The Quote “There are 47 percent of the people who will vote for the president no matter what. All right, there are 47 percent who are with him, who are dependent upon government, who believe that they are victims, who believe the government has a responsibility to care for them, who believe that they are entitled to health care, to food, to housing, to you-name-it — that that’s an entitlement. And the government should give it to them. And they will vote for this president no matter what. … These are people who pay no income tax. … [M]y job is not to worry about those people. I’ll never convince them they should take personal responsibility and care for their lives.”

True or false? Much of Romney’s statement relies on assumptions about one demographic: The 47 percent of Americans who he says “pay no income tax.” So is it true that 47 percent of Americans don’t pay income tax? Essentially, yes, according to the the Tax Policy Center, which provides data showing that in 2011, 46.4 percent of American households paid no federal income tax. The same data shows, however, that nearly two-thirds of households that paid no income tax did pay payroll taxes. And most people also pay some combination of state, local, sales, gas and property taxes.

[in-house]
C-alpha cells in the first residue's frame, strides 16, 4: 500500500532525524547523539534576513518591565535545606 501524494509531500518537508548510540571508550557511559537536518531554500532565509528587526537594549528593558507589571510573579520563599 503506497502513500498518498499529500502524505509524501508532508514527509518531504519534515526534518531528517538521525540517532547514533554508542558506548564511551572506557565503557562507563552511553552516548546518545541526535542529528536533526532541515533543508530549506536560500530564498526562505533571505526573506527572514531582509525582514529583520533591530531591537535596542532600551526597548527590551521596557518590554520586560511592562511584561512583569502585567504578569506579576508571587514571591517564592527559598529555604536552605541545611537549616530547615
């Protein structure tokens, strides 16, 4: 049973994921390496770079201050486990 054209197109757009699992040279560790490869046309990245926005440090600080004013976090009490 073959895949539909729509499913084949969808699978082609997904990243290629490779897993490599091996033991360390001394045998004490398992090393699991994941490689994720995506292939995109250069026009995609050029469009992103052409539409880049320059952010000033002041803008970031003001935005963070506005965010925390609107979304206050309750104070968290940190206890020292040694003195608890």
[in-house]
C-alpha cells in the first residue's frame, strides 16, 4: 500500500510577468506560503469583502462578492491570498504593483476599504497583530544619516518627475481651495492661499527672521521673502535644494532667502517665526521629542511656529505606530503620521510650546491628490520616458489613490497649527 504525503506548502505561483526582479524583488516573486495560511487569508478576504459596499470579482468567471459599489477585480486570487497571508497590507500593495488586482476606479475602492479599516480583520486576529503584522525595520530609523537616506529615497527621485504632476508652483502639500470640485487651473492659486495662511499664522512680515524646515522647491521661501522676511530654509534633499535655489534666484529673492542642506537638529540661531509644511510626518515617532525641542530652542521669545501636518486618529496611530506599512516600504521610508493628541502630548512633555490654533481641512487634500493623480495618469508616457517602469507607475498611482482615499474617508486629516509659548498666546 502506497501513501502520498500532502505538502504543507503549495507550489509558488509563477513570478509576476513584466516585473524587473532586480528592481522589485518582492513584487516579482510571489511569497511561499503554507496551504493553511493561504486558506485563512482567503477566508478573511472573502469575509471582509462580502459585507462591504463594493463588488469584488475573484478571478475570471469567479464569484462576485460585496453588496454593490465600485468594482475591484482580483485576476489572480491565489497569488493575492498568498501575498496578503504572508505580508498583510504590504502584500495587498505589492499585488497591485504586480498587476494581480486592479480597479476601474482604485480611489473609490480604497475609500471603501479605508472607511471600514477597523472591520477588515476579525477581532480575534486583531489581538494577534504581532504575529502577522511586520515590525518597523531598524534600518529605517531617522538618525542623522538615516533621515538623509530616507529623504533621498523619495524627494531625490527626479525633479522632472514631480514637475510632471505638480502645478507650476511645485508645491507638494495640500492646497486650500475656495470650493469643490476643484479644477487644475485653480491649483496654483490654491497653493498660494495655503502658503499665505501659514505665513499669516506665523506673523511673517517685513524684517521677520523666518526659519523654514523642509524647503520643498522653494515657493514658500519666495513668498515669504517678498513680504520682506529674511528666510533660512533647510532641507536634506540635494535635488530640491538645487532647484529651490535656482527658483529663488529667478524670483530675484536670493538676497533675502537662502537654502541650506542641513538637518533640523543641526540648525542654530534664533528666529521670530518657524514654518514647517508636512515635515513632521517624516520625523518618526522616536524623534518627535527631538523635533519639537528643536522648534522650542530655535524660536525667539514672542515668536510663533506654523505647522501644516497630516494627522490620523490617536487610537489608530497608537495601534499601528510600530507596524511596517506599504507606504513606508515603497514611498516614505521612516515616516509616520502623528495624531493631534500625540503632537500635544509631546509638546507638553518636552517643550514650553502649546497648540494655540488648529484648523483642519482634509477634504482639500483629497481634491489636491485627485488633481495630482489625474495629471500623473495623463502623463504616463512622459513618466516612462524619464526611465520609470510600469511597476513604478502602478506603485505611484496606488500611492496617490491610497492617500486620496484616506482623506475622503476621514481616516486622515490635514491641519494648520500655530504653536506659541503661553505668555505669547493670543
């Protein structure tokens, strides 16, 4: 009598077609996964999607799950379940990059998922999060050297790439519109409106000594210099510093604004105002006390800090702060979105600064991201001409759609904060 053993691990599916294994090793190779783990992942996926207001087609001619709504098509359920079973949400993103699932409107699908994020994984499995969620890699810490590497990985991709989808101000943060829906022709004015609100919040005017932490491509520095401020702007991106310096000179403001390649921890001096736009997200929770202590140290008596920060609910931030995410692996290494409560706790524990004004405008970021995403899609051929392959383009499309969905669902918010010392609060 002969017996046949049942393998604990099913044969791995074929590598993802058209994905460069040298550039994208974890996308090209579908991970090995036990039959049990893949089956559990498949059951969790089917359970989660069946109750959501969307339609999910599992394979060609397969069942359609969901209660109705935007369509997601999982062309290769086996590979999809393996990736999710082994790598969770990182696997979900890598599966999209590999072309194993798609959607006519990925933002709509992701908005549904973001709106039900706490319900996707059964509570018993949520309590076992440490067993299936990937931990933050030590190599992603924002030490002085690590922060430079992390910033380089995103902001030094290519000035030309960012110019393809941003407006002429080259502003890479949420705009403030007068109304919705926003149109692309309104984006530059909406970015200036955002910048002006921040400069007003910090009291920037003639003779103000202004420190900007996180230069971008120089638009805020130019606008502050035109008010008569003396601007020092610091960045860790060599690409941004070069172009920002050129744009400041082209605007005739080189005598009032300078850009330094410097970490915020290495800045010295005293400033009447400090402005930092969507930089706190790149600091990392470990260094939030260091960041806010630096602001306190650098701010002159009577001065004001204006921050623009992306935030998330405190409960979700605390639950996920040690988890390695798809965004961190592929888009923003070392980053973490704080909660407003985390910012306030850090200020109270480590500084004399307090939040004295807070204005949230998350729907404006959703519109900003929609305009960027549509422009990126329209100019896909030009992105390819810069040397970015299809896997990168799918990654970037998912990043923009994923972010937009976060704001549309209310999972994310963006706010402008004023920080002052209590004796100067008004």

In order to assess whether or not, as Romney claims, these non-income tax payers “will vote for the president no matter what,” it’s helpful to look at a breakdown of who they are. According to2011 data from the Tax Policy Center, more than half of the filing units not paying income taxes are those with incomes less than $16,812 per year. Nearly a third – 29.2 percent – of those paying no income taxes are tax filers earning between $16,812 and $33,542, and 12.8 percent are those with incomes between $33,542 and $59,486. In other words, the poor are least likely to pay federal income taxes, but many middle-class families are also exempt. Smaller but significant numbers of the higher-income earners are also exempt: The same data shows that in 2011, 78,000 tax filers with incomes between $211,000 and $533,000 paid no income taxes; 24,000 households with incomes of $533,000 to $2.2 million paid no income taxes, and 3,000 tax filers with incomes above $2.2 million paid no income taxes.

Overall, according to the Tax Policy Center, “of the 38 million tax units made nontaxable by the addition of tax expenditures, 44 percent are moved off the tax rolls by elderly tax benefits and another 30 percent by credits for children and the working poor.”